So many gay and lesbian activists attended this month's rally at the state Capitol that it was impossible to count them. But that did not stop the pundits from claiming to know just how many were there.
State Police Cmdr. Dennis Williams said that "years and years and years" of experience gauging demonstrations convinced him that no more than 3,000 to 4,000 protesters gathered Oct. 11 at the building's west steps.
"Anything over 5,000 I would have to seriously challenge," Williams said. "We pretty much know what numbers will fit in here."
Torie Osborn, executive director of the Los Angeles Gay and Lesbian Community Services Center, said that after two decades of rallies she was sure 12,000 people had turned out to denounce Gov. Pete Wilson's veto of a homosexual rights bill.
"I've done so many of these, you just get a sense of it," Osborn said. "There's no way it was less than 10,000."
In an age of instant public opinion, crowd counting has become an unbelievable numbers game.
A generation after widespread protests altered the course of the Vietnam War, the ability to mass bodies has become a crucial gauge of almost any cause, whether people are welcoming home troops, debating abortion, cheering a visiting dignitary or, as in recent days, rallying for gay rights.
A huge turnout--or at least the perception of one--can capture the media's attention, sway elected officials and, ultimately, force a nation to rethink long-held assumptions. A disappointing showing can mean relegation to the radical fringe.
As a result, crowd estimates--dished out with an air of certitude--often are fabrications, wishful thinking or wild guesses. Without a turnstile to prove anyone wrong, it is usually politics--not a desire for accuracy--that most shapes the numbers.
"Telling the size of a crowd is in the same category as uttering an effective slogan," said Neil Smelser, a UC Berkeley sociologist. "As a measure of public sentiment, it's not very precise. But as rhetoric and symbolism, it matters very much."
The discrepancies occur every time people gather in the streets, whenever ideology, money or prestige is at stake.
At the beginning of the Persian Gulf War, either 2,500 or 15,000 protesters marched on Los Angeles City Hall. Earlier this month, anti-abortion demonstrators in the South Bay formed a human chain that might have had as few as 10,000 links or as many as 25,000. When Nelson Mandela visited the city last year, the crowd was initially set at 3,000, then revised to 15,000.
The Los Angeles Marathon, vying to overtake New York City's race, drew 250,000 spectators, or more than 1 million, depending on who did the counting. At Fiesta Broadway, last April's Latino street fair, estimates ranged from 500,000 to 1 million. And at the L.A. Festival last September, between 3,000 and 30,000 people attended some of the events.
In Orange County, Irvine police initially estimated the crowd at a May victory parade for Gulf troops at 200,000. However, after reviewing aerial photographs, police later reduced that number by half. "To be honest with you, I was a little liberal because of the spirit of things," Sgt. Tom Hume said when making his revision.
"It's all spin control," said Laura Myers, a reporter for the Associated Press who covered anti-war protests this year in San Francisco, where estimates at one rally ranged from 20,000 to 200,000. "If they want a bigger crowd, they just say there's a bigger crowd."
Part of the problem is the dynamic nature of a crowd. Even an objective counter must contend with a huge number of bodies, ebbing and flowing over an extended period of time, usually in a space with no fixed boundaries.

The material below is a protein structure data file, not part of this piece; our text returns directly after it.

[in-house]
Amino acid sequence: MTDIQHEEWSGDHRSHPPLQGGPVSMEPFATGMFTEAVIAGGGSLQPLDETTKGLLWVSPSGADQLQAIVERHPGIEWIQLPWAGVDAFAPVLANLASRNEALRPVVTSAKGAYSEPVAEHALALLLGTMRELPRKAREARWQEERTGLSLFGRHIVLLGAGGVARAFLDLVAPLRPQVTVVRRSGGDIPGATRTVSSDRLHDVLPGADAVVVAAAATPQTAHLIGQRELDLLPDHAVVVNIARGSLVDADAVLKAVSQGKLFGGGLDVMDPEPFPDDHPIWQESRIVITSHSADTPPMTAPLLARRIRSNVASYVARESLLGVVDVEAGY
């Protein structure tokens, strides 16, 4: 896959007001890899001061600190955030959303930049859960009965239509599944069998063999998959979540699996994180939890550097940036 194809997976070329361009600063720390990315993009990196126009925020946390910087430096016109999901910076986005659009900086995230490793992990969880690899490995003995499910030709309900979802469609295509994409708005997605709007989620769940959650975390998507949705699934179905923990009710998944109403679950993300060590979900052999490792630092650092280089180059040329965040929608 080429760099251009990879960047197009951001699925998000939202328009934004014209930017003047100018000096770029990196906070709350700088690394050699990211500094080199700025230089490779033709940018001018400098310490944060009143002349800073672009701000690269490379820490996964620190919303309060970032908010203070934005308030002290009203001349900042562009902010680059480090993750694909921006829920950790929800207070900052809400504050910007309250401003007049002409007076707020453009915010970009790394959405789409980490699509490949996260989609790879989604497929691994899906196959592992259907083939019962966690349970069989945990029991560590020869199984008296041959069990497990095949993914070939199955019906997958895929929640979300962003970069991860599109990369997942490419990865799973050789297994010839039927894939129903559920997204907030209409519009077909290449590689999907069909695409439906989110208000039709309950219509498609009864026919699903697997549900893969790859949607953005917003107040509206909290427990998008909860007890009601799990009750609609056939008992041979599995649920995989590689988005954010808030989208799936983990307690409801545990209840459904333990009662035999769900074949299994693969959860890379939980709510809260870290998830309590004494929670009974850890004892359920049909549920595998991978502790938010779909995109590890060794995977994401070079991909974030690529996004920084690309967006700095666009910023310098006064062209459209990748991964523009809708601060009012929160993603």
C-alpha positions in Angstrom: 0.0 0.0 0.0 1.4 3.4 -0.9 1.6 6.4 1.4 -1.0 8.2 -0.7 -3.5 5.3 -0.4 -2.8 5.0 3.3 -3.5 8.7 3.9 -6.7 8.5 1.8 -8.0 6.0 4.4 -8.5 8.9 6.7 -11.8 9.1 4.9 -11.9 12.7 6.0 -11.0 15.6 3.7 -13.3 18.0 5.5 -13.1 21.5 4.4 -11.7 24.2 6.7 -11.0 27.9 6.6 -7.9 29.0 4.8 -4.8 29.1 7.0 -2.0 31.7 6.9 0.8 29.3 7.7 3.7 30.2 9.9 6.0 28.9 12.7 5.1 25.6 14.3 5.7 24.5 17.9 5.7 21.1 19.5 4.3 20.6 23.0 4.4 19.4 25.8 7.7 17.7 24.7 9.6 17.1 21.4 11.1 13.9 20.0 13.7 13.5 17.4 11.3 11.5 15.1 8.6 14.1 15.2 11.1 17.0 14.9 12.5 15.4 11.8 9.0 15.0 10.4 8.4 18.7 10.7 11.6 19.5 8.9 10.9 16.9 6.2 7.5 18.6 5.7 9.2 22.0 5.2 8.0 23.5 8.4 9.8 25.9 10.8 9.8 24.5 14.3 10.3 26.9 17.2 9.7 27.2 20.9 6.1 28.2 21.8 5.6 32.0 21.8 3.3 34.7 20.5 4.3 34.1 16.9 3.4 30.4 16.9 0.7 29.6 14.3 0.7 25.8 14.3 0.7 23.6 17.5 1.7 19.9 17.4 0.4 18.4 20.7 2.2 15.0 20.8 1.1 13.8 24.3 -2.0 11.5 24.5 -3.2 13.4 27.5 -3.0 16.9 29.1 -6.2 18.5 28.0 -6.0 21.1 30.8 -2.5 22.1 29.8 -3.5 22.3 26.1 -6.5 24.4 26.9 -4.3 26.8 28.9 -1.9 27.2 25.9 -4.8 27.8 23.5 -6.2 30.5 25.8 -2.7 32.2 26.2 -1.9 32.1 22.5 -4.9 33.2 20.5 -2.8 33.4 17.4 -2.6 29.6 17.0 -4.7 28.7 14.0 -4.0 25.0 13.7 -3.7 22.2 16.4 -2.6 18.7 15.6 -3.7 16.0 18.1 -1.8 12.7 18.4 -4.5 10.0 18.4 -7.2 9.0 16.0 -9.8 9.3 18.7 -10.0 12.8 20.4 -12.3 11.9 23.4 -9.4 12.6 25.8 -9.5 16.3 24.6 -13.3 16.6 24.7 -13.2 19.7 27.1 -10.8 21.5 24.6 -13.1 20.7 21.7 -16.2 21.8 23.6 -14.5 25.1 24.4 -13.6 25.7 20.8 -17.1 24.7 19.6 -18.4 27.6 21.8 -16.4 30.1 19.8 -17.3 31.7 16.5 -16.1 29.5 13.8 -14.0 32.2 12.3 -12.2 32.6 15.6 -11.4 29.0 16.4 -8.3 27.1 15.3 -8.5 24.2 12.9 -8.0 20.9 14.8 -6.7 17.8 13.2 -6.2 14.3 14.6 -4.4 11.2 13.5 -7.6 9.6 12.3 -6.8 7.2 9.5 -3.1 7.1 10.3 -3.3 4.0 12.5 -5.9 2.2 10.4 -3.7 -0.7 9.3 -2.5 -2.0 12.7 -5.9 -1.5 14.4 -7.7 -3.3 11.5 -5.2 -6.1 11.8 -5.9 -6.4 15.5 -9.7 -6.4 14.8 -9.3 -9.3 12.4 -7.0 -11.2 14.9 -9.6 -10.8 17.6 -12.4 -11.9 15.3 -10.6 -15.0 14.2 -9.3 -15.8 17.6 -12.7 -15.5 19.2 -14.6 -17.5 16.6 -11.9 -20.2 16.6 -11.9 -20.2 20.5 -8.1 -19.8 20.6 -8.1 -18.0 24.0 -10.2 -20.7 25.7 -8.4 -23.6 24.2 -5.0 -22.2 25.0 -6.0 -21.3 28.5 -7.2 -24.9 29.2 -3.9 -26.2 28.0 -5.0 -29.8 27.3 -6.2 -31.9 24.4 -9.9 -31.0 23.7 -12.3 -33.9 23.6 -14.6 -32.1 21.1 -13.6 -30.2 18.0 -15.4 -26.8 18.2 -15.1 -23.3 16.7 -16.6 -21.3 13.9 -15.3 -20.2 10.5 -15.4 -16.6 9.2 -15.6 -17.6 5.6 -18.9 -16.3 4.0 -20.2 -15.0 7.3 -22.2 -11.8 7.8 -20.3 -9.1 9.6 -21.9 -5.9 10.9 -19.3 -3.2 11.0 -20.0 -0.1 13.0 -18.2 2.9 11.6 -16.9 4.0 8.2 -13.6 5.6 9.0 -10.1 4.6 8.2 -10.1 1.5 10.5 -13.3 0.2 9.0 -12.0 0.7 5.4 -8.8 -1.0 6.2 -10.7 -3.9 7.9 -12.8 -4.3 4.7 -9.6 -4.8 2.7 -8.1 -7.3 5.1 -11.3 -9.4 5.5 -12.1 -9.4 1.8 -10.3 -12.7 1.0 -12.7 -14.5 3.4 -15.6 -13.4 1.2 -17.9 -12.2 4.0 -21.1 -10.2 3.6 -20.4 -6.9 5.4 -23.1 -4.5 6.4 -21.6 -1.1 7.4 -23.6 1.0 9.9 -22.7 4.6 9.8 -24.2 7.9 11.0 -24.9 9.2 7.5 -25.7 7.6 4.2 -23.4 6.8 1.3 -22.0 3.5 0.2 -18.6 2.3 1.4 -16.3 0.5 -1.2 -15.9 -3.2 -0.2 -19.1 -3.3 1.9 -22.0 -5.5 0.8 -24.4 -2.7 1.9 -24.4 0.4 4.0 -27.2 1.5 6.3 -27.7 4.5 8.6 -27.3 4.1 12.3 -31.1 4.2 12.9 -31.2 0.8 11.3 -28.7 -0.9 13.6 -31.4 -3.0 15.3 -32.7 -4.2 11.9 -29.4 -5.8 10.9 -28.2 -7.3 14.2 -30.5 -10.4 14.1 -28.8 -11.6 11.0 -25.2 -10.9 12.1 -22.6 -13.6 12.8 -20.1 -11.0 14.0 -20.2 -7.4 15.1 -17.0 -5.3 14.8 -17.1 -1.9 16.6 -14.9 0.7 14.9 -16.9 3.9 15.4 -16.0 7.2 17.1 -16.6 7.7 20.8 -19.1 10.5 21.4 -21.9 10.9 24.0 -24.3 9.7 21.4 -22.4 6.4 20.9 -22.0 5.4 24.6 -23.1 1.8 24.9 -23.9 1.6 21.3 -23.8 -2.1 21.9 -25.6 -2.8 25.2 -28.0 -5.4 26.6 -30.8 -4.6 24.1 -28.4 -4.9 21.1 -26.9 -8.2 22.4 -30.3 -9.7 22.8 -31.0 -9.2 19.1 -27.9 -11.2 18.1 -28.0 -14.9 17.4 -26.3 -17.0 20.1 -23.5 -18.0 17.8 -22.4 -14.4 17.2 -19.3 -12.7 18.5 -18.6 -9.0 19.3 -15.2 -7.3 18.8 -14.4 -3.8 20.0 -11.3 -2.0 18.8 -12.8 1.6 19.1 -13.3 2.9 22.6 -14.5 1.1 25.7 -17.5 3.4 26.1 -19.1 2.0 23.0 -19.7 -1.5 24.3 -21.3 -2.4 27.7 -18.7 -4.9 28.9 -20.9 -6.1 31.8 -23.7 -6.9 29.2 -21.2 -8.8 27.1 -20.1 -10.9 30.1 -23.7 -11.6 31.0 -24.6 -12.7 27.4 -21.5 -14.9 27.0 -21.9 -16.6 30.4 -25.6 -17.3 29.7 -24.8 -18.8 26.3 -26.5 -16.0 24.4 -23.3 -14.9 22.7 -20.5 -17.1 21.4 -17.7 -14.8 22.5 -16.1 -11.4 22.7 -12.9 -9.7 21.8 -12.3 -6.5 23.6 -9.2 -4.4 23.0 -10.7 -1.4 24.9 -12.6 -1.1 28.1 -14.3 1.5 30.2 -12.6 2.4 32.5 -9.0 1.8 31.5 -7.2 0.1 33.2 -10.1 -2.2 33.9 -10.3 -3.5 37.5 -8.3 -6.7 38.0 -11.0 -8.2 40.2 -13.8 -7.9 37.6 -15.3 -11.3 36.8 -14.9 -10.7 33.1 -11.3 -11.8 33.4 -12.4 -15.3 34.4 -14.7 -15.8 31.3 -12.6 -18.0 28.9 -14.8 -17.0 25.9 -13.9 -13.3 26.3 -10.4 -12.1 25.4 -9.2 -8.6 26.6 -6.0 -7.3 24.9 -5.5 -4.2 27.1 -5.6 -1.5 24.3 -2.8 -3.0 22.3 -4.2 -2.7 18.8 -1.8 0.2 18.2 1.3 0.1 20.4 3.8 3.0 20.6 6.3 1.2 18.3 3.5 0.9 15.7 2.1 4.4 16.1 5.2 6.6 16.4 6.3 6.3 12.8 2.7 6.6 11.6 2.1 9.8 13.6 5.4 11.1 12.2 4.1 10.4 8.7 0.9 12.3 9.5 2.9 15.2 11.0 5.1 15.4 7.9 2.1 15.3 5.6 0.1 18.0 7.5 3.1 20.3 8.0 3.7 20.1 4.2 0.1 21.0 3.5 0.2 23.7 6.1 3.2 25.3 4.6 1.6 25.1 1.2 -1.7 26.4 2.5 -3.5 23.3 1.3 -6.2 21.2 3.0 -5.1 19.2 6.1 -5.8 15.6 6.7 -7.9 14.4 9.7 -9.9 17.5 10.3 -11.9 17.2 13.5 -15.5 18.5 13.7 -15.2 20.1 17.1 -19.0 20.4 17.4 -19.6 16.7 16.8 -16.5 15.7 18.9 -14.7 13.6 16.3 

George Berklacy, chief of public affairs for the National Park Service in Washington, said he used to deal with such fluctuations by relying on the SWAG system--"scientific wild-ass guess." In fact, few police agencies have a method for calculating crowd sizes. And officers, who usually end up doing little more than educated eyeballing, often have little interest in providing the so-called "official estimate."
"There is no formula," former Pasadena Police Lt. Gregg Henderson said when asked whether crowd counts at the annual Tournament of Roses Parade were overblown. "You go up in the air and you take a look down, and it's like, 'Yep, a whole lot of folks down there, probably about a million.' "
In the absence of a formula, chaos rules. Police often are accused of low-balling the numbers, organizers are charged with inflating them, and reporters are faced with estimates so wildly disparate as to be left wondering whether those doing the counting actually attended the same event.
Police argue that demonstrators--regardless of ideology--are inexperienced crowd gaugers who exaggerate the numbers to further their agenda. Activists say officers pump up the numbers at wholesome affairs, such as holiday parades, but routinely underestimate crowds at events they perceive as unpatriotic or socially disruptive.
"They want the numbers to come out low because they think we're un-American," said Jerry Rubin, a Venice peace activist and director of the Los Angeles Alliance for Survival. "If there's any exaggeration on our part, it's only to offset their low estimates . . . not to be dishonest, just to bring it back to the truth."
No one, it seems, is immune to the temptation. When Pope John Paul II visited Los Angeles in 1987, police scrambled to estimate the crowd along his seven-mile motorcade route. William Booth, now an LAPD deputy chief, initially put the number at 500,000 to 700,000, but later revised it to a more earthly 300,000.
"If we were going to err," said Booth, when asked to explain the larger estimate, "we figured we'd err on the side of the Pope."
The White House got into the act last November, when President Bush addressed thousands of enthusiastic Czechs and Slovaks who had packed Wenceslaus Square in Prague. Reporters gauged the crowd at slightly more than 100,000--a number they based on the Czechoslovak government's calculations about how many people fit into the square.
Rather than celebrate what had been the President's largest live audience, White House staffers spent much of that night furiously trying to persuade members of the media that the crowd had been closer to 800,000--a good two-thirds of Prague's population.